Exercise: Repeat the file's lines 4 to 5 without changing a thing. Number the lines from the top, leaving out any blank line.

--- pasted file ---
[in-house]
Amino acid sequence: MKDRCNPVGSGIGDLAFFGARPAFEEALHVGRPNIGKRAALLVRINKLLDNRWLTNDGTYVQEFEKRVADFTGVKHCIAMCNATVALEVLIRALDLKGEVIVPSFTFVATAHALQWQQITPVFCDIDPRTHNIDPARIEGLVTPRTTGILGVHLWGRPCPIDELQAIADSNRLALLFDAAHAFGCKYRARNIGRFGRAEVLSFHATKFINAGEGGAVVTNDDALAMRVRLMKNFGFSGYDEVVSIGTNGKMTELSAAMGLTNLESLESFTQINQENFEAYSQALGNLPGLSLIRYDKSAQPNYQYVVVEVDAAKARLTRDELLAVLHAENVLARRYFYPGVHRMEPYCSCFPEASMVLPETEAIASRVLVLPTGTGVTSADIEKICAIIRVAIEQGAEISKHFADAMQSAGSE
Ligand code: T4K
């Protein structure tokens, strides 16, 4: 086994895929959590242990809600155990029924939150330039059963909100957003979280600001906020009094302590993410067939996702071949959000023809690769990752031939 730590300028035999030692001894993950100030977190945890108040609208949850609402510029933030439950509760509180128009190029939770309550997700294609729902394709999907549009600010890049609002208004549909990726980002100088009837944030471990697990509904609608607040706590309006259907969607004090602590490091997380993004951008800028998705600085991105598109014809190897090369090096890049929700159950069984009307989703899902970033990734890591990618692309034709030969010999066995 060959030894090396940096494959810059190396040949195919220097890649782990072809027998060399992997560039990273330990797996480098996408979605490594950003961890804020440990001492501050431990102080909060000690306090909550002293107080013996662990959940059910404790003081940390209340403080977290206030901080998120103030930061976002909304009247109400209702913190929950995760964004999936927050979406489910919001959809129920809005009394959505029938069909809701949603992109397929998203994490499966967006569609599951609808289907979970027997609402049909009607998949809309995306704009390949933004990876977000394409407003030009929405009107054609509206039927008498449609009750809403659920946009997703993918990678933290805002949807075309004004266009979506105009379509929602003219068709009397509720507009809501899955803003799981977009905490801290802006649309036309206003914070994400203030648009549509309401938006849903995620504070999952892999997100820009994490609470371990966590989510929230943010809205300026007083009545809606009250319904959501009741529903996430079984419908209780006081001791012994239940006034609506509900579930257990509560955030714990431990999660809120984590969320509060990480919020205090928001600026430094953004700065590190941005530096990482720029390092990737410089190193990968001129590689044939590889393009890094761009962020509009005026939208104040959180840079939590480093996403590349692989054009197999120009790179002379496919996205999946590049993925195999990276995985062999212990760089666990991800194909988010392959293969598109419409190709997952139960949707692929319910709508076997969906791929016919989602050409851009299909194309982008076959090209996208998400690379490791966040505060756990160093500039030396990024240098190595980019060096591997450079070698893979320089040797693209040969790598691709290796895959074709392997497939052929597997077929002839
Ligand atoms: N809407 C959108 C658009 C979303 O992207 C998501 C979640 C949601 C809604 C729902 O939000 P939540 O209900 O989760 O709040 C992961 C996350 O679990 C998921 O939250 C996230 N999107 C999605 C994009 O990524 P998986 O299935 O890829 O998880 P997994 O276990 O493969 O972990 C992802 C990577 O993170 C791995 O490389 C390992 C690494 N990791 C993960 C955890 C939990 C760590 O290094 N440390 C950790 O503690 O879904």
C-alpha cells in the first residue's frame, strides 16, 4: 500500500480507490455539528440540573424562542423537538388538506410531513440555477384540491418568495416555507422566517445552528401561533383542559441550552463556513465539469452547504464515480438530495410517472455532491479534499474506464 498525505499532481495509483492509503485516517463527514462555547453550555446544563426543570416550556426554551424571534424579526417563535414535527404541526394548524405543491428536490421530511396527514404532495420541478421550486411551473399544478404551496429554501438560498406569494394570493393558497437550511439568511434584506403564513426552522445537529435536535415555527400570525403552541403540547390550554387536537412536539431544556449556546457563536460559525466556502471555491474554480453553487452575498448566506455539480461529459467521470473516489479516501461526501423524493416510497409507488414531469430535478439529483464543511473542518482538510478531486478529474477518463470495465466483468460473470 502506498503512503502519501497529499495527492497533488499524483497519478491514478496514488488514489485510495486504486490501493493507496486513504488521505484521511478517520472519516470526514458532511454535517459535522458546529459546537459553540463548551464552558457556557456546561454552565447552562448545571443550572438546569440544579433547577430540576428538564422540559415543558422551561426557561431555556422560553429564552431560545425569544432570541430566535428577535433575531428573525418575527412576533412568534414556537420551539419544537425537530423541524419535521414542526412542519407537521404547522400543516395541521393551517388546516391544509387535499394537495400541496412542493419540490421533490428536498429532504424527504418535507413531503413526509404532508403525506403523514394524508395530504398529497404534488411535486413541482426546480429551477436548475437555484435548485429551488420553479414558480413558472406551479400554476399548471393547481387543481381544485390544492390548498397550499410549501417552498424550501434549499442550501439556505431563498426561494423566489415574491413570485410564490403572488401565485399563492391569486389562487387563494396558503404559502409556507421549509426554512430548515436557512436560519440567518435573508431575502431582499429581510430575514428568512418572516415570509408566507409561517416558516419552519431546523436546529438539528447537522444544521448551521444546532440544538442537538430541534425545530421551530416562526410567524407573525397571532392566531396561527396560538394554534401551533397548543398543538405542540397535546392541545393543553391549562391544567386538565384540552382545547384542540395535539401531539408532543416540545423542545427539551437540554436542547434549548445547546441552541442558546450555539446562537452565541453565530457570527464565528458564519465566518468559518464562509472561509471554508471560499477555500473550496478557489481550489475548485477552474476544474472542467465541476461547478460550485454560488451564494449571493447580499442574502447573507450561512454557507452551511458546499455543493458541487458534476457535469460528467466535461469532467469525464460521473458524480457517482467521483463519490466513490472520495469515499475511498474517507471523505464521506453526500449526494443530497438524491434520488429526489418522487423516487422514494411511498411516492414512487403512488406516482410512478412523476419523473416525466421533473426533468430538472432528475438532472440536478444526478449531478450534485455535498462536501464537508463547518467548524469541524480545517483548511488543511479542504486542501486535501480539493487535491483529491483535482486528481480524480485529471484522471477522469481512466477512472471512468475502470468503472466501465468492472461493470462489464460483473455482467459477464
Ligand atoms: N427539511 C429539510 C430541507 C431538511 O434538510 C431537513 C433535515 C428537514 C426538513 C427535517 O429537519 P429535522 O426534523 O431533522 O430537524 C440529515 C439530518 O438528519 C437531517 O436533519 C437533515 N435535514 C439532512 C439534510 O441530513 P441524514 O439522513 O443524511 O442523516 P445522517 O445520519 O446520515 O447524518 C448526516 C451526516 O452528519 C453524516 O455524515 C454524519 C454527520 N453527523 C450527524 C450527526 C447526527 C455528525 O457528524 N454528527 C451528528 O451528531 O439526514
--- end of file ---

């Protein structure tokens, strides 16, 4: 086994895929959590242990809600155990029924939150330039059963909100957003979280600001906020009094302590993410067939996702071949959000023809690769990752031939 730590300028035999030692001894993950100030977190945890108040609208949850609402510029933030439950509760509180128009190029939770309550997700294609729902394709999907549009600010890049609002208004549909990726980002100088009837944030471990697990509904609608607040706590309006259907969607004090602590490091997380993004951008800028998705600085991105598109014809190897090369090096890049929700159950069984009307989703899902970033990734890591990618692309034709030969010999066995 060959030894090396940096494959810059190396040949195919220097890649782990072809027998060399992997560039990273330990797996480098996408979605490594950003961890804020440990001492501050431990102080909060000690306090909550002293107080013996662990959940059910404790003081940390209340403080977290206030901080998120103030930061976002909304009247109400209702913190929950995760964004999936927050979406489910919001959809129920809005009394959505029938069909809701949603992109397929998203994490499966967006569609599951609808289907979970027997609402049909009607998949809309995306704009390949933004990876977000394409407003030009929405009107054609509206039927008498449609009750809403659920946009997703993918990678933290805002949807075309004004266009979506105009379509929602003219068709009397509720507009809501899955803003799981977009905490801290802006649309036309206003914070994400203030648009549509309401938006849903995620504070999952892999997100820009994490609470371990966590989510929230943010809205300026007083009545809606009250319904959501009741529903996430079984419908209780006081001791012994239940006034609506509900579930257990509560955030714990431990999660809120984590969320509060990480919020205090928001600026430094953004700065590190941005530096990482720029390092990737410089190193990968001129590689044939590889393009890094761009962020509009005026939208104040959180840079939590480093996403590349692989054009197999120009790179002379496919996205999946590049993925195999990276995985062999212990760089666990991800194909988010392959293969598109419409190709997952139960949707692929319910709508076997969906791929016919989602050409851009299909194309982008076959090209996208998400690379490791966040505060756990160093500039030396990024240098190595980019060096591997450079070698893979320089040797693209040969790598691709290796895959074709392997497939052929597997077929002839
Ligand atoms: N809407 C959108 C658009 C979303 O992207 C998501 C979640 C949601 C809604 C729902 O939000 P939540 O209900 O989760 O709040 C992961 C996350 O679990 C998921 O939250 C996230 N999107 C999605 C994009 O990524 P998986 O299935 O890829 O998880 P997994 O276990 O493969 O972990 C992802 C990577 O993170 C791995 O490389 C390992 C690494 N990791 C993960 C955890 C939990 C760590 O290094 N440390 C950790 O503690 O879904």